City Seeks Legal Action to Recover $6.4 Million in Its Biggest Scandal

By Terry Miller
Mayor Bill Bogaard announced plans to file a civil lawsuit to recover funds lost in the $6.4 million embezzlement of the utility funds at this week’s City Council meeting. The announcement followed a closed-session prior to the regular council meeting Monday night.
Bogaard also announced the formation of an ad hoc committee comprised of City Councilmembers who will probe the case as well as a citizens’ task force which will also consider if a review of the city’s 131 separate funds is needed in an effort to ensure no other city funds are being abused.
City councilmembers Steve Madison, Victor Gordo, Margaret McAustin and John Kennedy will be on that committee. Members of the citizens’ task force, which will meet publicly, have yet to be appointed. Under state law, ad hoc committees are not typically subject to California open meeting laws.
The Mayor’s plan to do this is designed to consolidate, “input and assistance from outside consultants and city staff in looking in to activities related to the embezzled funds as well as the extent to which the investigation leads to discovery of any problems with systems or payments beyond that particular fund.”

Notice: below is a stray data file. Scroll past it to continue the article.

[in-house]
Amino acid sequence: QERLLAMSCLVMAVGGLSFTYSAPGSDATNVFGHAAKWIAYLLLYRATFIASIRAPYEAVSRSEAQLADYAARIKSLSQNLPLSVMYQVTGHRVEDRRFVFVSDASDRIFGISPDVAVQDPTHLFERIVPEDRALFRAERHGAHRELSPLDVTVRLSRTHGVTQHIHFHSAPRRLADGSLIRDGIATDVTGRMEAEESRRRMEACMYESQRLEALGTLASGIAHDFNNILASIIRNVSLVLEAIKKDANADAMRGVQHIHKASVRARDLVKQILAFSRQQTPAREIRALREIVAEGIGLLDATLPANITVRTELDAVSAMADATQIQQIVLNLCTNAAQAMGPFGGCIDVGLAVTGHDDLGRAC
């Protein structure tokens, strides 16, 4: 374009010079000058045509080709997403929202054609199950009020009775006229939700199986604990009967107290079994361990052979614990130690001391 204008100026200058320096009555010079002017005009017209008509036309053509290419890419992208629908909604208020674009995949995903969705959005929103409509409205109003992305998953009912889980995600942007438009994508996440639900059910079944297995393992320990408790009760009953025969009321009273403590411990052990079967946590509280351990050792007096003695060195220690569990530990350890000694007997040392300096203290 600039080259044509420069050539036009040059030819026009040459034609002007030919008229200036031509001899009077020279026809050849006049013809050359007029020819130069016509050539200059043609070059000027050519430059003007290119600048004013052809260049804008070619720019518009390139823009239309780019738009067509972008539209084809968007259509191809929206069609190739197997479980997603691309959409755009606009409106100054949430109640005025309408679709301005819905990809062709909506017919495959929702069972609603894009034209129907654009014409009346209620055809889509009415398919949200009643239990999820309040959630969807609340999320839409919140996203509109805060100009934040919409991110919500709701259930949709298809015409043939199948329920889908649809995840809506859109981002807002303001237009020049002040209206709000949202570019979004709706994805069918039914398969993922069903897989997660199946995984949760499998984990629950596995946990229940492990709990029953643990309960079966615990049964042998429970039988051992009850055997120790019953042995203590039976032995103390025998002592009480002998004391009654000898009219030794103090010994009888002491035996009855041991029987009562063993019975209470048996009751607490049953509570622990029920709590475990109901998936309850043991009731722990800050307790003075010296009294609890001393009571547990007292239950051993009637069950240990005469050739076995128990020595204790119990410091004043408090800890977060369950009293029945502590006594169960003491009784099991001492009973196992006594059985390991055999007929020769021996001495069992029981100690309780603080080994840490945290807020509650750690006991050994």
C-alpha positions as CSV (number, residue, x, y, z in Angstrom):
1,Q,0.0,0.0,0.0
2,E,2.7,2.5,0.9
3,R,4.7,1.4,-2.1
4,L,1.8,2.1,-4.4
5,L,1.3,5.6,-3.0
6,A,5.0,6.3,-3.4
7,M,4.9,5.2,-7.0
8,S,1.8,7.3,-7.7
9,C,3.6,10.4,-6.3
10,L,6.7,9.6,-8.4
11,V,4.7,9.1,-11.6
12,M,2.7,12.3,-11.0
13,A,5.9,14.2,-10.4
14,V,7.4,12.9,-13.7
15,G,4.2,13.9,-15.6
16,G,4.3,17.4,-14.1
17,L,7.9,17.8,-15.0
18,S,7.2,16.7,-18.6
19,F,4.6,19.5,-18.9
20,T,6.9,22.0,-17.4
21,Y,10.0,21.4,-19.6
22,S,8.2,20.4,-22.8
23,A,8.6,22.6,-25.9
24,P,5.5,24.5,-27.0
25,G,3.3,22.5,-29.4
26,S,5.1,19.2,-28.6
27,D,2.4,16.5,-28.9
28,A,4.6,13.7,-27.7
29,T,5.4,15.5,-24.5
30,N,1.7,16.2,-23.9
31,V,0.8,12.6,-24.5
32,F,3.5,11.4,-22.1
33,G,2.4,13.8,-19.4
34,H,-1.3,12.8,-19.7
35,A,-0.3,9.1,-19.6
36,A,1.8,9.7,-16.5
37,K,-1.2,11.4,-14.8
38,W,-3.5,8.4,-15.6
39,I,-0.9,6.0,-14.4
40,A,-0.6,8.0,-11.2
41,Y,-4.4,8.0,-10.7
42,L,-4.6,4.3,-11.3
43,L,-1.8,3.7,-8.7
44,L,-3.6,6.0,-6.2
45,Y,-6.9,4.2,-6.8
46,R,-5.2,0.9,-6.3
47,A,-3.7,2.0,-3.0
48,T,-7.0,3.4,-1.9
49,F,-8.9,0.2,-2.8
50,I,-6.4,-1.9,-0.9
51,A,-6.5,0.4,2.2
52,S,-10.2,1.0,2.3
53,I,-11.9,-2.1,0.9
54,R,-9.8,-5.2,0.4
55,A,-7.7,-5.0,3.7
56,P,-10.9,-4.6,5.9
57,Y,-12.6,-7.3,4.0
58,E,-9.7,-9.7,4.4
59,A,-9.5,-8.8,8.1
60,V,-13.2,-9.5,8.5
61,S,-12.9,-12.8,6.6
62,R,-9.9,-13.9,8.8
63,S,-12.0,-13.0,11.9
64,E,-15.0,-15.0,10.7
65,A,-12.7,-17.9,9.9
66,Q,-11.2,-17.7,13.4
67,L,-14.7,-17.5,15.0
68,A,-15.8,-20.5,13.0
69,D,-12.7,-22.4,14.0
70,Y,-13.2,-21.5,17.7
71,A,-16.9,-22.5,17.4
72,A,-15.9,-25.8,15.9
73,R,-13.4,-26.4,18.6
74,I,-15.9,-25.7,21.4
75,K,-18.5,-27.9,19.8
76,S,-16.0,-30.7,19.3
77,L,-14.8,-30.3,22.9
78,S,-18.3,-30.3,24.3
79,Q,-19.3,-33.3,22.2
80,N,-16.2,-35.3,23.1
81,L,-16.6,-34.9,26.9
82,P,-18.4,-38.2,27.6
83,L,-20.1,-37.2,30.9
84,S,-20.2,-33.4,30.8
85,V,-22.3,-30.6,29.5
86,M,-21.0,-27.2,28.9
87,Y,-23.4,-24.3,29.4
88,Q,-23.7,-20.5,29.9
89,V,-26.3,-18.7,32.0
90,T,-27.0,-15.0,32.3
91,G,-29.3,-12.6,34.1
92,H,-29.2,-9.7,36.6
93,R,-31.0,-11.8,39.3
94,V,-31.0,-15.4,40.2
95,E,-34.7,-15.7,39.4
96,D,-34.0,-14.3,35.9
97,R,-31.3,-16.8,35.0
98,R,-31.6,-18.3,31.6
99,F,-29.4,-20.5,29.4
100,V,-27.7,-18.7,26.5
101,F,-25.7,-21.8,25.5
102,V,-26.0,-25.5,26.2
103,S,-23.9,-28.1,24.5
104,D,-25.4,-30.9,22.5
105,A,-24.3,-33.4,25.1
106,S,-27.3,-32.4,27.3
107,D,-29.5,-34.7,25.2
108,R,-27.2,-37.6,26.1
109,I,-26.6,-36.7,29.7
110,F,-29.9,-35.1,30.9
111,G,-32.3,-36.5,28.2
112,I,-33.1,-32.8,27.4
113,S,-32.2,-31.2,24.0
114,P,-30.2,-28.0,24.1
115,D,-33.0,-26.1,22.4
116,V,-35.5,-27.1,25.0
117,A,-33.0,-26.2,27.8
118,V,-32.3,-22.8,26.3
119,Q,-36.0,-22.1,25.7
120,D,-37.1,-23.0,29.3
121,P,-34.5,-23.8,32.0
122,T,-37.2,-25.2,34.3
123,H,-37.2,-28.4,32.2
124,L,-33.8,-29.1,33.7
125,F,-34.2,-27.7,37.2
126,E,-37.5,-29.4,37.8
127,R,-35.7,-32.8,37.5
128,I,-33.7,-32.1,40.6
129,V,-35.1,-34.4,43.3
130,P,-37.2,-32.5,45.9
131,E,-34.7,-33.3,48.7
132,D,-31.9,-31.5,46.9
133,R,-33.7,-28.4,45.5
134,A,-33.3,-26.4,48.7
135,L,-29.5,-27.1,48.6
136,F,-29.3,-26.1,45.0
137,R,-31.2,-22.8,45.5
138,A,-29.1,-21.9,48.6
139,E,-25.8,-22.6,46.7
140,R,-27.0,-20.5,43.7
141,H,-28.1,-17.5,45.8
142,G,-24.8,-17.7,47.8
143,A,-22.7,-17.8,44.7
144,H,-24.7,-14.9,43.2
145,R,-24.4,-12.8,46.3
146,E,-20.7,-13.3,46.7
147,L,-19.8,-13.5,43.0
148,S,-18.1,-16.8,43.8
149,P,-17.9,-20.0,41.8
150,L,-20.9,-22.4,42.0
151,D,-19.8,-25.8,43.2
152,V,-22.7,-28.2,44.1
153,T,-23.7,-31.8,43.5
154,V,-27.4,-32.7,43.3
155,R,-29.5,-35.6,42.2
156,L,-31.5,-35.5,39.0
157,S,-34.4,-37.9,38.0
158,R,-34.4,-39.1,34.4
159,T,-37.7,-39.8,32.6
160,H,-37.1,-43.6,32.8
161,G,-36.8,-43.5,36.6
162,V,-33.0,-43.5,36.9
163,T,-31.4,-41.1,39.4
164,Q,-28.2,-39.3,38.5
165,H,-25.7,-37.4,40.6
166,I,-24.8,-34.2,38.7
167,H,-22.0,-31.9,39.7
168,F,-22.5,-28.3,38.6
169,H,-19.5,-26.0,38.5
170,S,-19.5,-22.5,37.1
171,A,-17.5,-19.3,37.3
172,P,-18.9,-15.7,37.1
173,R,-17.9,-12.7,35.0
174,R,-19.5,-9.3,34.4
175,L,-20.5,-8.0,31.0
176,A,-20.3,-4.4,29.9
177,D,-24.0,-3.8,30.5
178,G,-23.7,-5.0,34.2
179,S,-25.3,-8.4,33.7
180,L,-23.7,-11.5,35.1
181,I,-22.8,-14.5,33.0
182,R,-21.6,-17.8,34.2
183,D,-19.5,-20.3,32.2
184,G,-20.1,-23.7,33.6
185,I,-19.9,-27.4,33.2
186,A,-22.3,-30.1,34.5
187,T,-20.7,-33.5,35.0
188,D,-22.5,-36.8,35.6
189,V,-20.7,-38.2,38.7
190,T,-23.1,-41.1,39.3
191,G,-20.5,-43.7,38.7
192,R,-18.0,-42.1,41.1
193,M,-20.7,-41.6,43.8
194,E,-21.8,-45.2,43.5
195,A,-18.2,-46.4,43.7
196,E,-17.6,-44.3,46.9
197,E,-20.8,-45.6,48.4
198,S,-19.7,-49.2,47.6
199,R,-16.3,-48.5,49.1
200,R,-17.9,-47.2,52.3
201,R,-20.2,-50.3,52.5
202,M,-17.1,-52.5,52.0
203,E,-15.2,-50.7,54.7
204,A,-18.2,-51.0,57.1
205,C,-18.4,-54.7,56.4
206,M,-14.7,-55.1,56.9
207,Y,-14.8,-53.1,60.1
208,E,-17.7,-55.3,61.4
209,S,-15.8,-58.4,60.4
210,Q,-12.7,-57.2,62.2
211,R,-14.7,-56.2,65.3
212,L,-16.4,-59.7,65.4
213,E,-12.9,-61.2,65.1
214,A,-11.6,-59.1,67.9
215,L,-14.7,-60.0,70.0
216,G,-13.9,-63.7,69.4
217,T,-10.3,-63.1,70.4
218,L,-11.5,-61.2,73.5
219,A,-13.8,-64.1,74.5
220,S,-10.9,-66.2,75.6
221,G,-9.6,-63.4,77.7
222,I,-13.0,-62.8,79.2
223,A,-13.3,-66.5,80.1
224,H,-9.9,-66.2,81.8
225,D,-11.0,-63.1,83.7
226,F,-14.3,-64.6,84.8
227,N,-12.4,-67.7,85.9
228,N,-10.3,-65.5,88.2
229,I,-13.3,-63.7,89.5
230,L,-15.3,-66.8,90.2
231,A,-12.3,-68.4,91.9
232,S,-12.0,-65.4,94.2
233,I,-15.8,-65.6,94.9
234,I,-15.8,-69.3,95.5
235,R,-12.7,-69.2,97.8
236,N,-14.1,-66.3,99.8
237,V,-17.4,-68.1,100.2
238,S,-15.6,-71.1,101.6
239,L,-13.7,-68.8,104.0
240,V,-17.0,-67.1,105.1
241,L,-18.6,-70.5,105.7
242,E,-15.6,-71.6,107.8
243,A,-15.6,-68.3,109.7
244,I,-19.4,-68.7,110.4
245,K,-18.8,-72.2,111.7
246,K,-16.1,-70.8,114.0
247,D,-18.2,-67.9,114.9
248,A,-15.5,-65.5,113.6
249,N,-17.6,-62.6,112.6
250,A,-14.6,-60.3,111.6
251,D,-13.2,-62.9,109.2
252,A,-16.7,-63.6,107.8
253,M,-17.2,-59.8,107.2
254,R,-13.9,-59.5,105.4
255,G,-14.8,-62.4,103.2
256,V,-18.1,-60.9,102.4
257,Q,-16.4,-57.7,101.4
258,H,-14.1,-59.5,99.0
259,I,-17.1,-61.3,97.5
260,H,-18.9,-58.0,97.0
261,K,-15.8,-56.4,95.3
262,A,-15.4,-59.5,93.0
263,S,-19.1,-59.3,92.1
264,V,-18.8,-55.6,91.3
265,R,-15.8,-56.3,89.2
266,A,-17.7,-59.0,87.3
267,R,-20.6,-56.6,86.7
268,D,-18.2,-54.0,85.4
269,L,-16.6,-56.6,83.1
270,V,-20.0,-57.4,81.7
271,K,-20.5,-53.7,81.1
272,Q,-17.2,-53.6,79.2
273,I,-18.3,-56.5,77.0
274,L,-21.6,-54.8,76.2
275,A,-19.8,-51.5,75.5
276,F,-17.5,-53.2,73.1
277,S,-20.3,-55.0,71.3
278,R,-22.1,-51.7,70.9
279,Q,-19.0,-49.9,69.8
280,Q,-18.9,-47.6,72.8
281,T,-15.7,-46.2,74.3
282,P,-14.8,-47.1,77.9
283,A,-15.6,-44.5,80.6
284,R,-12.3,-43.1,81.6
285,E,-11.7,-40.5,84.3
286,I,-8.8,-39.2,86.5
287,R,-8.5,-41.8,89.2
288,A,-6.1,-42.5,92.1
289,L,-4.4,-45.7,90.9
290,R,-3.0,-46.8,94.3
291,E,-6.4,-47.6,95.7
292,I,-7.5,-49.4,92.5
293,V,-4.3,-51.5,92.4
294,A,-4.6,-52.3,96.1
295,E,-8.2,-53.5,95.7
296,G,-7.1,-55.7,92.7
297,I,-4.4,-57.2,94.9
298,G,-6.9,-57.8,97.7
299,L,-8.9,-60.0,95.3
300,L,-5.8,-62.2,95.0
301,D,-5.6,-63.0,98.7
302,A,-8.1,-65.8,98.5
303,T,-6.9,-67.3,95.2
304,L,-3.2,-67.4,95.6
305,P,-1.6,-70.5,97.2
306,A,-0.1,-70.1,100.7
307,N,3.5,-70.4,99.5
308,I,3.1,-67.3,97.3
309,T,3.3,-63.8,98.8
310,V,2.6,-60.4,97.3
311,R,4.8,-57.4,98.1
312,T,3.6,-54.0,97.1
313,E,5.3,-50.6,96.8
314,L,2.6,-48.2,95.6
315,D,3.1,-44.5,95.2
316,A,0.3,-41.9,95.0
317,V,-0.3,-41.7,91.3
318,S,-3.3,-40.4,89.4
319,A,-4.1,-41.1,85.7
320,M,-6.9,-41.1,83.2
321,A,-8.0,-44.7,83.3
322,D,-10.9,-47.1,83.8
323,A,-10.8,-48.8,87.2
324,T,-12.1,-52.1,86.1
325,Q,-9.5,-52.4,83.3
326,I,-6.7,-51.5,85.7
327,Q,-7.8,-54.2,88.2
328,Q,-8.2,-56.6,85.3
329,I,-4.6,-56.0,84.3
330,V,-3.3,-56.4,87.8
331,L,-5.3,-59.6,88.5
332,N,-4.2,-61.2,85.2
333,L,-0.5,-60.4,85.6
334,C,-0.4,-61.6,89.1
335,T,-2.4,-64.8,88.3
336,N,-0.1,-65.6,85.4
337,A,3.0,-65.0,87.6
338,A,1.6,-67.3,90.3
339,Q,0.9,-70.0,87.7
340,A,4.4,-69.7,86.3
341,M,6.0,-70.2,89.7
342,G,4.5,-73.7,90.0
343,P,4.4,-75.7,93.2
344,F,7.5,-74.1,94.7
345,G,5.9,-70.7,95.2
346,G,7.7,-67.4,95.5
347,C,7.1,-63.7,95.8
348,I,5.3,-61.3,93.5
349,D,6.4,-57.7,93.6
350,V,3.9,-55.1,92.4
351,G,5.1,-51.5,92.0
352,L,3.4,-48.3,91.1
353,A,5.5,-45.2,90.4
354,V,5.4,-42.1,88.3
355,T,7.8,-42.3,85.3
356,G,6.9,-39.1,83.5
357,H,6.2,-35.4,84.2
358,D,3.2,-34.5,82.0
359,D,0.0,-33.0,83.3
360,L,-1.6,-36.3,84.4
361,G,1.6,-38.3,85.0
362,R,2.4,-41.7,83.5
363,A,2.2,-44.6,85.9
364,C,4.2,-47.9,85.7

“The council received legal advice from our attorneys and as a result of the discussion instructions were given to the city attorney to pursue and retain outside counsel and pursue prompt and full recovery of losses and damages city has suffered in the problem,” Bogaard said.
Last year Los Angeles County District Attorney’s office arrested Danny Ray Wooten, 51, a management analyst in the city’s Public Works Department. He and two others, Tyrone Collins, 55, of Altadena and Melody Jenkins, 46, of Pasadena, are charged with 60 felony counts of felony counts of conflict of interest, misappropriation of funds among other charges.
However, much heat is falling on city manager Michael Beck, who is the CEO of the city.
“What I’m seeing is the same actors, recycling themselves throughout the different communities, going from community to community to community, spreading this very negative culture which is not servicing the public,” activist Jason Hunter said. Pointing out that the City Of Riverside had similar problems when Beck was there as Assistant City Manager. “And Mr. Beck is one of those.”
Interviews on a local TV station, Michael Beck was asked outright if he’s considering resigning after so many have called for his resignation. Beck’s answer was somewhat ambiguous – “ Right now, I’m not considering that. I will evaluate those considerations later…”

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